Ambitious green initiative capitalises on the buzz of COP26 to inspire Scottish business stars of the future


An ambitious partnership between land conservation firm Wildland Limited and Young Enterprise Scotland aims to engage pupils with green entrepreneurialism and inspire them to come up with new business ideas 

AS Scotland prepares for COP26, Young Enterprise Scotland (YES) has joined forces with Wildland Limited to take up the challenge of ensuring the climate conference leaves a legacy of innovation and cultural change for young Scots. 

With a £30k donation from the Scottish tourism and conservation business founded by Danish billionaire Anders Holch Povlsen – Scotland’s biggest landowner –YES is launching the Circular Community Challenge for primary schools in the Highland local authority area for the next school year. 

The interactive challenge calls upon young students to create a sustainable product or service that meets a local need and is designed to provide pupils with enterprise skills, from team working to communication, as well as greater confidence in their own creativity. 

It is an investment in the talents of the young people whose futures are most at stake in November’s conference discussions. Martin Valenti, head of climate enterprise and COP 26 champion at Scottish Enterprise, calls these young people the pioneers and “solutioneers” needed to build the green economy.

Martin Valenti, head of climate enterprise and COP 26 champion at Scottish Enterprise

Mr Valenti said, “Young people across the globe and in Scotland are playing an important role in bringing the issues of climate change to the fore. With the eyes of the world on Glasgow and Scotland at COP 26 it’s even more important that we now turn that activism into actionism and help build the skills and enterprising mindset for solving some of these issues. 

“If we adopt an optimistic, motivated, and entrepreneurial approach to turn the climate emergency into our climate opportunity then we will need young people to understand and drive that approach.

“The critical role of young people supported through YES and its partners is exactly the right thing to do so I am highly optimistic about the future.  The time is now to stop tinkering around the edges looking at incremental improvements and instead put our green future into the hands of Scotland’s young solutioneers.”

YES added learning about the circular economy to its list of enterprise programmes two years ago. Over that period, the feedback from both primary and secondary schools has been that it provided the perfect opportunity for students to easily link their learning to the wider world.

The real-life context was vital in grabbing and maintaining the interest of children of all ages. 

For Geoff Leask, YES CEO, it also became clear that the earlier the enterprise journey started the better the longer-term outcome from a learning perspective, as well as for the upward influencing of parents from the children participating.

Welcoming the partnership with Wildland Limited he said, “Rural communities have always been naturally entrepreneurial; a place where a portfolio career lifestyle has been the norm for many years. The partnership with Wildland gives us the opportunity to deliver our Circular Community Challenge to local primary schools where we would not normally work, helping us achieve our ambition of enterprise for all.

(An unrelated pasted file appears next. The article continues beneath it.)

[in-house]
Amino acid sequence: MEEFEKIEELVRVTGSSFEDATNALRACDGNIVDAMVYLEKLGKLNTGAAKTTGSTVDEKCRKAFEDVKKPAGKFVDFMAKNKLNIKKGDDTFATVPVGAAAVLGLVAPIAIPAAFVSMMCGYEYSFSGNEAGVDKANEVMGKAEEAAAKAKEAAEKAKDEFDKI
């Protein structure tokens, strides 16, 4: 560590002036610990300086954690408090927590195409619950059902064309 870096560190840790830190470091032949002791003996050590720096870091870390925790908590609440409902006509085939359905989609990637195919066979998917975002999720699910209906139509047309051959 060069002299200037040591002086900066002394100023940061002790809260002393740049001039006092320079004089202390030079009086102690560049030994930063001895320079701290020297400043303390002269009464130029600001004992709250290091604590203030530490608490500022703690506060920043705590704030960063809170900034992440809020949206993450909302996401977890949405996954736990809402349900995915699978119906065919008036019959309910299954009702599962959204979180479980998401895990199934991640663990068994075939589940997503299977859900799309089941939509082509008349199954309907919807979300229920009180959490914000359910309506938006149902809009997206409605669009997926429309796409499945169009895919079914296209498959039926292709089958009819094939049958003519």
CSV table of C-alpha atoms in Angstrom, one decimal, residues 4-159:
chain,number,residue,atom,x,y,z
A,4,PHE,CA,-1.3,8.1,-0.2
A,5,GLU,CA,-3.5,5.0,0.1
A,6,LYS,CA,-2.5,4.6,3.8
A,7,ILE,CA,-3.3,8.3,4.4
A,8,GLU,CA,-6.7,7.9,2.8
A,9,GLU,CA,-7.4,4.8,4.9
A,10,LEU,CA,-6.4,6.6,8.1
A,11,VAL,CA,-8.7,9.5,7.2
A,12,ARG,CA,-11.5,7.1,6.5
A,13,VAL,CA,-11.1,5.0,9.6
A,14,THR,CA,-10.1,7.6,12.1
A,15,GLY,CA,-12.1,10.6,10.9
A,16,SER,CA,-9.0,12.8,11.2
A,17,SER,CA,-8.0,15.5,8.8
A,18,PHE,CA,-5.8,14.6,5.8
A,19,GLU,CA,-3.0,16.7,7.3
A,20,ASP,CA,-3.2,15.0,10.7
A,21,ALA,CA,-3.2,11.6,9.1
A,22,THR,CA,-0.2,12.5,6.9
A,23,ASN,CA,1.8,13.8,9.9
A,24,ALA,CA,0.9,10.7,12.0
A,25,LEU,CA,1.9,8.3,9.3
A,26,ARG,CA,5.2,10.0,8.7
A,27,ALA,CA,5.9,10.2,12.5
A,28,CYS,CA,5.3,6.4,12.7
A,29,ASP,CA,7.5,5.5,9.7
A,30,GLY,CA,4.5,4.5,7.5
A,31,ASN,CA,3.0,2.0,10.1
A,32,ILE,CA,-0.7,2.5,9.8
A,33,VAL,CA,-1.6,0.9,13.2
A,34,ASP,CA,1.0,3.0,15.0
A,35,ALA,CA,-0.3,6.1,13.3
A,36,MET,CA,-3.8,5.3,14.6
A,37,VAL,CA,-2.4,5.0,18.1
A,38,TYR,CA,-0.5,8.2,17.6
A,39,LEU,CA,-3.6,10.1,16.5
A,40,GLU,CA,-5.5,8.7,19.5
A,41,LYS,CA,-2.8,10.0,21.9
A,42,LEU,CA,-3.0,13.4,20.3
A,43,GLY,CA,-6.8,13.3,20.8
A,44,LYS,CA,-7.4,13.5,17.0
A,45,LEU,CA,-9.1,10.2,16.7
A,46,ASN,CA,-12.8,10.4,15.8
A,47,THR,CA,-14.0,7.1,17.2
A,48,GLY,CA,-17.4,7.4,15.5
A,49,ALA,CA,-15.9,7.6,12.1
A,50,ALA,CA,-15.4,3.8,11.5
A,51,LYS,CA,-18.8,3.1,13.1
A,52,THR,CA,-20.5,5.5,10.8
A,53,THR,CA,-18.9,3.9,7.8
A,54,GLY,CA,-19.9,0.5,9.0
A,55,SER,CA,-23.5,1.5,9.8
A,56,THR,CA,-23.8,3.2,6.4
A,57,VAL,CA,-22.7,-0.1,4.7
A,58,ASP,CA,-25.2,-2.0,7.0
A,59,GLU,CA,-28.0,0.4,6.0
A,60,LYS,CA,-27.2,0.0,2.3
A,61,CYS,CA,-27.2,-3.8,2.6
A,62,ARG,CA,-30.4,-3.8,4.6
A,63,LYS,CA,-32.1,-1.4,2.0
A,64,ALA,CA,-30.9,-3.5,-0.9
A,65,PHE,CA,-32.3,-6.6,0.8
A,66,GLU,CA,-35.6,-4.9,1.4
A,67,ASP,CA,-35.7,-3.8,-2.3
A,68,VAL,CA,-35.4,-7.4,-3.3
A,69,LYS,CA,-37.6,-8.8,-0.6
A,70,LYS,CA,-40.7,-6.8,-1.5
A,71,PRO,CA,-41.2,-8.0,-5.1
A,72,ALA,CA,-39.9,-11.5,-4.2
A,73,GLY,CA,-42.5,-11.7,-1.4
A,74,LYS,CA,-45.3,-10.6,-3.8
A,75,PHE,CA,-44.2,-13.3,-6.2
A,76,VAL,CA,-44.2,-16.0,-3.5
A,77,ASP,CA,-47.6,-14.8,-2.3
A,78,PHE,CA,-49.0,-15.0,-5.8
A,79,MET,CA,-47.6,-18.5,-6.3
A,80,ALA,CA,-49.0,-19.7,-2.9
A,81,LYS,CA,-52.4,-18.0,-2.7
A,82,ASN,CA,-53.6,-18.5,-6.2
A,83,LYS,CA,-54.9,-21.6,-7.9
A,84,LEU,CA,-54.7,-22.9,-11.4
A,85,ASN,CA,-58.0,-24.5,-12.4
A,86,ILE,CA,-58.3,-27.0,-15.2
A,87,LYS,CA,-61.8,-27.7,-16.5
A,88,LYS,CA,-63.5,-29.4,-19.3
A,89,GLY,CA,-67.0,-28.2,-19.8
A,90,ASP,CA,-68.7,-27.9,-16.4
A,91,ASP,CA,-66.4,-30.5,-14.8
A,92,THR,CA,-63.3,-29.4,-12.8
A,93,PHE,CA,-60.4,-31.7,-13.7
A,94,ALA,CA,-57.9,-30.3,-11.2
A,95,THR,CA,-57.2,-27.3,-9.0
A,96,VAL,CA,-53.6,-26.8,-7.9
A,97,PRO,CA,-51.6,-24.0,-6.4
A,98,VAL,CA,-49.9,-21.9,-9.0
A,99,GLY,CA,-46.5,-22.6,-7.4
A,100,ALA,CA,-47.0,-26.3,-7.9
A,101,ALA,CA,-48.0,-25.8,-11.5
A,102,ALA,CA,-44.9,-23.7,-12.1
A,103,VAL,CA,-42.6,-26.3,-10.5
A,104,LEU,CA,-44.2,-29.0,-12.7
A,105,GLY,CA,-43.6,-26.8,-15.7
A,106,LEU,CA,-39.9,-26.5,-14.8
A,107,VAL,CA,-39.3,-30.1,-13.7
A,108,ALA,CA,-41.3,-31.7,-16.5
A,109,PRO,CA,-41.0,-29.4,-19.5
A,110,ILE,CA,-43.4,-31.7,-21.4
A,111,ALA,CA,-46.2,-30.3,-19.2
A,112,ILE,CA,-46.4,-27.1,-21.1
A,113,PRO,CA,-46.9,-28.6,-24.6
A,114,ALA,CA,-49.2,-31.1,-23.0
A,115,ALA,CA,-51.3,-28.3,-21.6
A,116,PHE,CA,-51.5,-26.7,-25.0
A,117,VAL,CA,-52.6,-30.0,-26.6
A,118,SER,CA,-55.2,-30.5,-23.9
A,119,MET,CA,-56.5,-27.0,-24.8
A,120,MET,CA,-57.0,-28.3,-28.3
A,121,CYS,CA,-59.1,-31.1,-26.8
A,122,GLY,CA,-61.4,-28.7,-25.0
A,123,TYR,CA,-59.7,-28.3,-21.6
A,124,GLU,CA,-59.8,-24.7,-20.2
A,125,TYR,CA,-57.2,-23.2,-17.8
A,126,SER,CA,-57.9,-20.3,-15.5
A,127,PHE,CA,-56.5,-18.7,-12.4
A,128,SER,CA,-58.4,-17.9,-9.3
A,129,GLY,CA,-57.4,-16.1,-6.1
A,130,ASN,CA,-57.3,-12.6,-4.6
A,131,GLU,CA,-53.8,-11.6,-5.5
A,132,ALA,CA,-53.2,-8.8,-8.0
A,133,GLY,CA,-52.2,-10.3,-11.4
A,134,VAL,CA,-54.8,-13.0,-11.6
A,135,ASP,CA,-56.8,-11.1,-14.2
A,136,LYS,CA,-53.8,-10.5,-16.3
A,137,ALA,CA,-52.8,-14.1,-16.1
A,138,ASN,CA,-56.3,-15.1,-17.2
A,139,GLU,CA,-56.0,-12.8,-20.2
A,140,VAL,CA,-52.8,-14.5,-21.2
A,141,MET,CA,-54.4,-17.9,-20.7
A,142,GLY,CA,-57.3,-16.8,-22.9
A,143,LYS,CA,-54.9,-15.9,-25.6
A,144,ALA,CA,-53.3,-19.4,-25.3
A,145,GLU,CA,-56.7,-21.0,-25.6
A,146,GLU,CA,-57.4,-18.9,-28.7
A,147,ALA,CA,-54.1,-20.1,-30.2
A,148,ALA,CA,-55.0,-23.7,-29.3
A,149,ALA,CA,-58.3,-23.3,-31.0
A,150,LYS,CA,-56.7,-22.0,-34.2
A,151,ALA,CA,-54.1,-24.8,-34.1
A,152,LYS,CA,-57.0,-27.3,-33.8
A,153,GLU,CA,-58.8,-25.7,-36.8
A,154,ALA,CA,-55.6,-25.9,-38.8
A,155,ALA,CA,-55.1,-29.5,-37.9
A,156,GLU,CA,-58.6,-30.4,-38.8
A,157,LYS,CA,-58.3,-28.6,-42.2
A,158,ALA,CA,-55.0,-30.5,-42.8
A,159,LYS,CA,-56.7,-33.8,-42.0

“Through this new initiative we want young students to practise all their skills for life and work – problem solving, resilience, teamwork, creativity and communicating effectively – and build on their natural creativity and enthusiasm.”

The opportunity to inspire the entrepreneurial thinking that nurtures and protects rural communities as vibrant places to live and work is at the heart of Wildland’s involvement. With a 200-year vision for landscape-scale conservation in the Scottish Highlands, it recognises the importance of sustainable and thriving local communities to the realisation of that ambition.

As well as supporting Young Enterprise Scotland, the organisation is also funding projects run by The Prince’s Trust in the Highlands, Islands and north east of Scotland.

Tim Kirkwood is the CEO of Wildland. Commenting on what he hopes the Circular Community Challenge will achieve, he said: “To make a difference we all have to be invested. There needs to be a cultural and behavioural change – which takes time. Young people can influence their family units and the Challenge will help instil the values and thoughts in young people which will build that culture as they grow into adulthood.”

Recognising the importance of COP 26 in Scotland, he added: “To be at the centre of the world stage in such an important event shows that Scotland and the UK cares and will play its part.

“Anything that can improve an underlying understanding in young people of the issues at stake – and how we as individuals bear responsibility to each other and all forms of life on our fragile planet, has got to be a good thing. COP 26 presents a unique opportunity to bring the core issues of climate change and the environment to the front and centre of children’s attention and enable the development of skills for future careers.

Geoff concludes, “The creativity of young people knows no boundaries and I expect that we will see some amazing projects.”

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